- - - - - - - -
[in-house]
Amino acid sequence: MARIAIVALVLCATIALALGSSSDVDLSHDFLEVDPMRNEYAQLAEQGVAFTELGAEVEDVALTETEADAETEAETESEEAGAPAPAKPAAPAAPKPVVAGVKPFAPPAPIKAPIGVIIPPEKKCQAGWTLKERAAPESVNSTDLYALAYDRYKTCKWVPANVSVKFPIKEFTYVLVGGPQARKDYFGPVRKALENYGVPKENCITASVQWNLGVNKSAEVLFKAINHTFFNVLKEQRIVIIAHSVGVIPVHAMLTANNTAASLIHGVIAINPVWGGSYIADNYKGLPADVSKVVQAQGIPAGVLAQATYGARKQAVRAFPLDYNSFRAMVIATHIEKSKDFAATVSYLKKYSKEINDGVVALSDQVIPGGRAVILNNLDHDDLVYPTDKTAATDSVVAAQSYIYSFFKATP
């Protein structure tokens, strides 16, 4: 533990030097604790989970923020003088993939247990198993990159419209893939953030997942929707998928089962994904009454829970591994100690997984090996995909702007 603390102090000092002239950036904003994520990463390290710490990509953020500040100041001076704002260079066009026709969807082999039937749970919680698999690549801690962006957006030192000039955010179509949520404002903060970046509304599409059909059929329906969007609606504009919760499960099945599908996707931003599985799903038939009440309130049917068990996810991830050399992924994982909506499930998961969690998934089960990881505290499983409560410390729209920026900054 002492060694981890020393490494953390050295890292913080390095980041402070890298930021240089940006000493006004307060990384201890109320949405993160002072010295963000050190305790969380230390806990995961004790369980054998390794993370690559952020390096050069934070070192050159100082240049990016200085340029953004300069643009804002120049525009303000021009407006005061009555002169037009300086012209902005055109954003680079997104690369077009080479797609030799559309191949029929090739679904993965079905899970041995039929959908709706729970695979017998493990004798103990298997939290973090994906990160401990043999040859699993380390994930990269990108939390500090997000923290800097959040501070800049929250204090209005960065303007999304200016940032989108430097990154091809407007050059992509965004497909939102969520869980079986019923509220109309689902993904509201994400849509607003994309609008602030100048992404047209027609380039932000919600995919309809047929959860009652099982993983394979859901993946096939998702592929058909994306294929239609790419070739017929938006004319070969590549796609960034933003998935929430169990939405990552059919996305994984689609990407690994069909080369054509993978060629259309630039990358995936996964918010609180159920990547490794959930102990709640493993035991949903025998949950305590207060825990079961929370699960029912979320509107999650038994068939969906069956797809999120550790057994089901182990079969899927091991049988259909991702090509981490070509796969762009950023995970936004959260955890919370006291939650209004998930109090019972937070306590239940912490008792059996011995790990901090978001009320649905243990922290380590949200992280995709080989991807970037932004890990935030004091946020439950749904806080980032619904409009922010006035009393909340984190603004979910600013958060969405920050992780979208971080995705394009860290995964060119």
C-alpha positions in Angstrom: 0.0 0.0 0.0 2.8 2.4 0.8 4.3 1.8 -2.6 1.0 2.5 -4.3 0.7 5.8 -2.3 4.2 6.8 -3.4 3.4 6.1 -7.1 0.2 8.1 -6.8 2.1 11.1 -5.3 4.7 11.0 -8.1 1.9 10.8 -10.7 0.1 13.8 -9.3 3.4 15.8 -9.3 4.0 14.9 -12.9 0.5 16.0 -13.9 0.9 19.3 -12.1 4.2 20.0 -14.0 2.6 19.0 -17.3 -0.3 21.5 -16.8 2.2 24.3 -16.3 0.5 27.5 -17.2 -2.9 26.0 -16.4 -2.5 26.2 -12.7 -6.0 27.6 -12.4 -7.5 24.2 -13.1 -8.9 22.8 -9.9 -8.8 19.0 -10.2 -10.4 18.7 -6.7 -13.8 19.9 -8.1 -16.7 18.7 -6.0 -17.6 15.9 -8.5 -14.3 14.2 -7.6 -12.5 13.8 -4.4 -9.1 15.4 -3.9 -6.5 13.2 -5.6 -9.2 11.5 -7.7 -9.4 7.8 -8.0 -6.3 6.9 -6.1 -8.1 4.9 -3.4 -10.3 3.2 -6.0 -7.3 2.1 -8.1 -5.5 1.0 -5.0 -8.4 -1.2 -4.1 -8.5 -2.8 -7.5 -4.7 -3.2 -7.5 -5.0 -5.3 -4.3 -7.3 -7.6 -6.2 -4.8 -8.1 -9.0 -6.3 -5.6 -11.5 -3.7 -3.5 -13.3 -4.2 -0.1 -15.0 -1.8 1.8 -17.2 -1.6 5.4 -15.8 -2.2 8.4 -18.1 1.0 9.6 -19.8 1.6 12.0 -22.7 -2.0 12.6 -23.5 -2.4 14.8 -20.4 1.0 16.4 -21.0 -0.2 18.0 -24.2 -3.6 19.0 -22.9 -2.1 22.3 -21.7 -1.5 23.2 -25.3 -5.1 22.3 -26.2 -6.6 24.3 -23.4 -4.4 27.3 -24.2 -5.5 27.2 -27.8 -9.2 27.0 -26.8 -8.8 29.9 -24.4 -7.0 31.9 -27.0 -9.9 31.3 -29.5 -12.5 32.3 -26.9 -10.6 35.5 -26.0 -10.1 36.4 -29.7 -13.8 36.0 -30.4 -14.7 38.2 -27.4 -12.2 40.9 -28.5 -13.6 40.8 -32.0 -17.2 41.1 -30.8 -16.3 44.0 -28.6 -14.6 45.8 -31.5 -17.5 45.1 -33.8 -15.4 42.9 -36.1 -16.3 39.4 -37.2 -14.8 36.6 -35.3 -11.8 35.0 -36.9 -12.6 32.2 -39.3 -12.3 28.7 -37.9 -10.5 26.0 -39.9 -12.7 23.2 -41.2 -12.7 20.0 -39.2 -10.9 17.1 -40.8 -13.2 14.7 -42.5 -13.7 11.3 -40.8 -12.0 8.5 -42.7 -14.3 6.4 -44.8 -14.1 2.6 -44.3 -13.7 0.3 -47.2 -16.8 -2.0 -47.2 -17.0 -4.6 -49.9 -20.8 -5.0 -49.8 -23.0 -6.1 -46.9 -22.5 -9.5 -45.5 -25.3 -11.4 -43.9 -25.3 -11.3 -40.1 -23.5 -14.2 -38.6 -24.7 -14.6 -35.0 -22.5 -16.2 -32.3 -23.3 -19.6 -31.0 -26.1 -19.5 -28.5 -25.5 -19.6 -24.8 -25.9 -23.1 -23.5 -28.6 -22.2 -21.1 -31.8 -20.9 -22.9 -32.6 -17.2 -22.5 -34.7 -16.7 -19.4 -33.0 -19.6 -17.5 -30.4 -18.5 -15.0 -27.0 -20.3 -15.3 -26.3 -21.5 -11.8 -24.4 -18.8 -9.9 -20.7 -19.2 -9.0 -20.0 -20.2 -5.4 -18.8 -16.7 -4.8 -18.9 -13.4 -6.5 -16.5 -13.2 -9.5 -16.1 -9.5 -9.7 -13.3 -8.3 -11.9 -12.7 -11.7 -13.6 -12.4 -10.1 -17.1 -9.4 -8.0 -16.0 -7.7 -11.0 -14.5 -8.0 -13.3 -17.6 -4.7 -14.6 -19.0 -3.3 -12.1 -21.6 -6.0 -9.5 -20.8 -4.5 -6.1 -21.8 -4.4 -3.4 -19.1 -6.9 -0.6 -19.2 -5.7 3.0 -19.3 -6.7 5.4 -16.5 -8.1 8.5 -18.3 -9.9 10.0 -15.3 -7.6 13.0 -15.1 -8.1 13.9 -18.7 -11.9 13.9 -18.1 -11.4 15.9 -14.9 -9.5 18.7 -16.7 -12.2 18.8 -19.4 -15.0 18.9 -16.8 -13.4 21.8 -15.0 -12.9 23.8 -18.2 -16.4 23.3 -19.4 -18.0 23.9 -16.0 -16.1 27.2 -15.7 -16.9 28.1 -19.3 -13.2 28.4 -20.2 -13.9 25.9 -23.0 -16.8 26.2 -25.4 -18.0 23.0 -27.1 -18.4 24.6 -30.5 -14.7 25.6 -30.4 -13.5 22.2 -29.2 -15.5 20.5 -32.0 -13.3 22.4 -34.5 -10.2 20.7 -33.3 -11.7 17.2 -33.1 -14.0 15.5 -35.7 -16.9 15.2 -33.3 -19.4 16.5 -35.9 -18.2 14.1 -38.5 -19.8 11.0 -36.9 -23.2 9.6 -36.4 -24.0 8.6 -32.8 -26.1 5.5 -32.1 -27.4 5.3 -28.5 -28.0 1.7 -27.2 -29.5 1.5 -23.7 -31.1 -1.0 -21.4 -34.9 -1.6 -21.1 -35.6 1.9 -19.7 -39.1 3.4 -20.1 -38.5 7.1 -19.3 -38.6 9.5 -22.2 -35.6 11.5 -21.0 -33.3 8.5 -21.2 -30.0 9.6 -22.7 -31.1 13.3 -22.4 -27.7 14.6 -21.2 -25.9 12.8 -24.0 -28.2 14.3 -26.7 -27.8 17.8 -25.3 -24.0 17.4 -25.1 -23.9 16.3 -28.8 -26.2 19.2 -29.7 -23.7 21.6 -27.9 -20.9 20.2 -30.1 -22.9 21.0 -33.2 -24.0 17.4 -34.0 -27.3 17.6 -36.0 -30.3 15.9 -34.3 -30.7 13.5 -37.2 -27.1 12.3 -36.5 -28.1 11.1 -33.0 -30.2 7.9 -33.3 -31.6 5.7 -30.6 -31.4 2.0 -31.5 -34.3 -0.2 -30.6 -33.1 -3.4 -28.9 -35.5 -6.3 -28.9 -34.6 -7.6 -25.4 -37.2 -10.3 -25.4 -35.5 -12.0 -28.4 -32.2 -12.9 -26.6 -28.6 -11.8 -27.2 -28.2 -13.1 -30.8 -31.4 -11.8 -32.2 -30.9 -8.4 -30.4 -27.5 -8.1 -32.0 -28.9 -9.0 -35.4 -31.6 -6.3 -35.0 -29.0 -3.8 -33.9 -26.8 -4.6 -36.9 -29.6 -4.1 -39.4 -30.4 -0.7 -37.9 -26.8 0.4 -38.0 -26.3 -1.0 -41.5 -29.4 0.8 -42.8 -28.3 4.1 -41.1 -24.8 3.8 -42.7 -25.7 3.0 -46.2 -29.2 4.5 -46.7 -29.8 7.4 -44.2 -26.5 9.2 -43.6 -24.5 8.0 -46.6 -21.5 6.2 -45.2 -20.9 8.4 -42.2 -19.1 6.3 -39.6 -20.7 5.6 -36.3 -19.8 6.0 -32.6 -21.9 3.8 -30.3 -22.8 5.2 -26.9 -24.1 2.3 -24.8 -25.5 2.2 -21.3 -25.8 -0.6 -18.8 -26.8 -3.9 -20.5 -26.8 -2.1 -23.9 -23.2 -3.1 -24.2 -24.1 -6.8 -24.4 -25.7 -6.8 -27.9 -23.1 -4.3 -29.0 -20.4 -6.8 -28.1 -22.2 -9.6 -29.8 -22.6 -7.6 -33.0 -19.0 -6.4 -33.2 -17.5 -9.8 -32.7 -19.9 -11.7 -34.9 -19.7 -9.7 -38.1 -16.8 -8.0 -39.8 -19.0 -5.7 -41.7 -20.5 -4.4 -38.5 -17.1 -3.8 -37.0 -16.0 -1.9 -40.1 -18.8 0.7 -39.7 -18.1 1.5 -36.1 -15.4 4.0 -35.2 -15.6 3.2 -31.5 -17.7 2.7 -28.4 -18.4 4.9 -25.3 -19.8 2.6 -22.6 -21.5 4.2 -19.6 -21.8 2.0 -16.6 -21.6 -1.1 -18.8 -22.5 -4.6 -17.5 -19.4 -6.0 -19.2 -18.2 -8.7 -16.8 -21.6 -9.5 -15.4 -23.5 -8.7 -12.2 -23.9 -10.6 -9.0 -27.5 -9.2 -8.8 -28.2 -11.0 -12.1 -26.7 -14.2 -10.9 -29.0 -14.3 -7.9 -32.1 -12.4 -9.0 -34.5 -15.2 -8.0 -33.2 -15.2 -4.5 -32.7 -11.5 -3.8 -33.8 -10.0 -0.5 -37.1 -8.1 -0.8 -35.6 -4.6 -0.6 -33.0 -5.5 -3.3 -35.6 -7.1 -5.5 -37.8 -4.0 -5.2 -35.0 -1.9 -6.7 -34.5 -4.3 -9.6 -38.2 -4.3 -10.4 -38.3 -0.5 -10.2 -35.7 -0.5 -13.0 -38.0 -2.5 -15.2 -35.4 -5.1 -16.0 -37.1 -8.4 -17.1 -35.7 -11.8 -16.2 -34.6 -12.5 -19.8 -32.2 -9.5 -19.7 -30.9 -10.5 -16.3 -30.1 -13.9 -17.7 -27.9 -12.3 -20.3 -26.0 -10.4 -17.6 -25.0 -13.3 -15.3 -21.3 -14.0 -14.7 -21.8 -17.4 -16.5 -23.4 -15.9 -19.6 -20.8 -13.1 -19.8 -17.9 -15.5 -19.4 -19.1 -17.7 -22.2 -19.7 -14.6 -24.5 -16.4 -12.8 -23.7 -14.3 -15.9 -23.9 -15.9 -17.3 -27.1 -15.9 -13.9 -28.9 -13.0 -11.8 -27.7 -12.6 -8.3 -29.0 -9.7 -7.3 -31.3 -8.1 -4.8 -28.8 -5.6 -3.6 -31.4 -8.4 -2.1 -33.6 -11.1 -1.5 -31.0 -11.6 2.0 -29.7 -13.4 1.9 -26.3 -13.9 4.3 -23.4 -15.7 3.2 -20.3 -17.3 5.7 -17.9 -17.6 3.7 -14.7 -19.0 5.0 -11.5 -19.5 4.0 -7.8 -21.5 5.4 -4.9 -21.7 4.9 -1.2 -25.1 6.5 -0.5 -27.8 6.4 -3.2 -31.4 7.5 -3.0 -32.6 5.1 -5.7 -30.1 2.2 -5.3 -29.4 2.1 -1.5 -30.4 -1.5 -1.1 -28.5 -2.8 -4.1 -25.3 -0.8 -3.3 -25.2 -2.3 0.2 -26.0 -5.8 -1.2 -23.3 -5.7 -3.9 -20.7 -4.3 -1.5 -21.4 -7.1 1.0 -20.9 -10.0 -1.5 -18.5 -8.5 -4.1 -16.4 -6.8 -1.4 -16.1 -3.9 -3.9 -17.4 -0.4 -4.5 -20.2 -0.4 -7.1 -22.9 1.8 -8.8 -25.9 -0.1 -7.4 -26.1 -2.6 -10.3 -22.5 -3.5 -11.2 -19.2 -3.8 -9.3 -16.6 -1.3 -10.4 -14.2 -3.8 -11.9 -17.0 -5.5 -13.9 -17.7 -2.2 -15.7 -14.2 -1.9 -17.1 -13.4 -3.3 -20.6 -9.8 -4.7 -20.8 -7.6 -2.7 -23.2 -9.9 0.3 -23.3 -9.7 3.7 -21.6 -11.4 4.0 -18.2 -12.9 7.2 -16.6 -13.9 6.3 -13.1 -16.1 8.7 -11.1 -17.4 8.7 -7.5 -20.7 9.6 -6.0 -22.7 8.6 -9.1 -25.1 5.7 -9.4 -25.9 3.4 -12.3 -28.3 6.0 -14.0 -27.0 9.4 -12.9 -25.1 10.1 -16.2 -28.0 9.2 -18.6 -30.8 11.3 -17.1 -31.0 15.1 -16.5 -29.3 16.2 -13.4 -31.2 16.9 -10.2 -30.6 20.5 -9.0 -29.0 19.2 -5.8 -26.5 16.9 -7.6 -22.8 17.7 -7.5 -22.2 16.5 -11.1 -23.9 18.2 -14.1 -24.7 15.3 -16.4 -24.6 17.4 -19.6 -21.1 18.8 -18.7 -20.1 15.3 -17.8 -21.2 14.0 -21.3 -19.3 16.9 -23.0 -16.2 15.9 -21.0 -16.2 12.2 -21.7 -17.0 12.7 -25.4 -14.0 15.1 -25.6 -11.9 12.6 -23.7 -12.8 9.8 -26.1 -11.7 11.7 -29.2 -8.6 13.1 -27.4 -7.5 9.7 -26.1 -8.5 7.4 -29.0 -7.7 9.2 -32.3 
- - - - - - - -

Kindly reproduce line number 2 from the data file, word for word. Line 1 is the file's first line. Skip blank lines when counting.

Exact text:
Amino acid sequence: MARIAIVALVLCATIALALGSSSDVDLSHDFLEVDPMRNEYAQLAEQGVAFTELGAEVEDVALTETEADAETEAETESEEAGAPAPAKPAAPAAPKPVVAGVKPFAPPAPIKAPIGVIIPPEKKCQAGWTLKERAAPESVNSTDLYALAYDRYKTCKWVPANVSVKFPIKEFTYVLVGGPQARKDYFGPVRKALENYGVPKENCITASVQWNLGVNKSAEVLFKAINHTFFNVLKEQRIVIIAHSVGVIPVHAMLTANNTAASLIHGVIAINPVWGGSYIADNYKGLPADVSKVVQAQGIPAGVLAQATYGARKQAVRAFPLDYNSFRAMVIATHIEKSKDFAATVSYLKKYSKEINDGVVALSDQVIPGGRAVILNNLDHDDLVYPTDKTAATDSVVAAQSYIYSFFKATP